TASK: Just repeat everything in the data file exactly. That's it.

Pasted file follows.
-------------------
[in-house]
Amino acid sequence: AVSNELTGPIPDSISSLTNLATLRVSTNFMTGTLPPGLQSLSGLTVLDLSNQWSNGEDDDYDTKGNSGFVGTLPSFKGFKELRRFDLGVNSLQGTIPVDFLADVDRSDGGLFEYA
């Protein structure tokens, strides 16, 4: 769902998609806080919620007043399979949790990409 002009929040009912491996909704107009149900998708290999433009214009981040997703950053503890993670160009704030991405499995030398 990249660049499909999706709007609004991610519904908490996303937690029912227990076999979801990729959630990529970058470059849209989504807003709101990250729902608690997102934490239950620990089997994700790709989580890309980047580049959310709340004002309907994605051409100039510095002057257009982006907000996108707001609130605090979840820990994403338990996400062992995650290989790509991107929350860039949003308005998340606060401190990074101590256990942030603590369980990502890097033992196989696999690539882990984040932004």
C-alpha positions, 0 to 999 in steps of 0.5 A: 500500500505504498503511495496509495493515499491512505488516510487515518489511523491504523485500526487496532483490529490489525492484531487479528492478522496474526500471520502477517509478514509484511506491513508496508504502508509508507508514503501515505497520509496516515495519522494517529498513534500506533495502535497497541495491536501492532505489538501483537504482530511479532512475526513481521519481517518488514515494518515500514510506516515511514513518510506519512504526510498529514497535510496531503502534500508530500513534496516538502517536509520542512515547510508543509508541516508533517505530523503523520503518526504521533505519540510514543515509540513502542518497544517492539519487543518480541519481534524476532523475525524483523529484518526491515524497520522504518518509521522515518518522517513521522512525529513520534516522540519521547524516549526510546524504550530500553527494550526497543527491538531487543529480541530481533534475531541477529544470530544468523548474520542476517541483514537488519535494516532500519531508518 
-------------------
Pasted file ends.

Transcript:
[in-house]
Amino acid sequence: AVSNELTGPIPDSISSLTNLATLRVSTNFMTGTLPPGLQSLSGLTVLDLSNQWSNGEDDDYDTKGNSGFVGTLPSFKGFKELRRFDLGVNSLQGTIPVDFLADVDRSDGGLFEYA
């Protein structure tokens, strides 16, 4: 769902998609806080919620007043399979949790990409 002009929040009912491996909704107009149900998708290999433009214009981040997703950053503890993670160009704030991405499995030398 990249660049499909999706709007609004991610519904908490996303937690029912227990076999979801990729959630990529970058470059849209989504807003709101990250729902608690997102934490239950620990089997994700790709989580890309980047580049959310709340004002309907994605051409100039510095002057257009982006907000996108707001609130605090979840820990994403338990996400062992995650290989790509991107929350860039949003308005998340606060401190990074101590256990942030603590369980990502890097033992196989696999690539882990984040932004």
C-alpha positions, 0 to 999 in steps of 0.5 A: 500500500505504498503511495496509495493515499491512505488516510487515518489511523491504523485500526487496532483490529490489525492484531487479528492478522496474526500471520502477517509478514509484511506491513508496508504502508509508507508514503501515505497520509496516515495519522494517529498513534500506533495502535497497541495491536501492532505489538501483537504482530511479532512475526513481521519481517518488514515494518515500514510506516515511514513518510506519512504526510498529514497535510496531503502534500508530500513534496516538502517536509520542512515547510508543509508541516508533517505530523503523520503518526504521533505519540510514543515509540513502542518497544517492539519487543518480541519481534524476532523475525524483523529484518526491515524497520522504518518509521522515518518522517513521522512525529513520534516522540519521547524516549526510546524504550530500553527494550526497543527491538531487543529480541530481533534475531541477529544470530544468523548474520542476517541483514537488519535494516532500519531508518 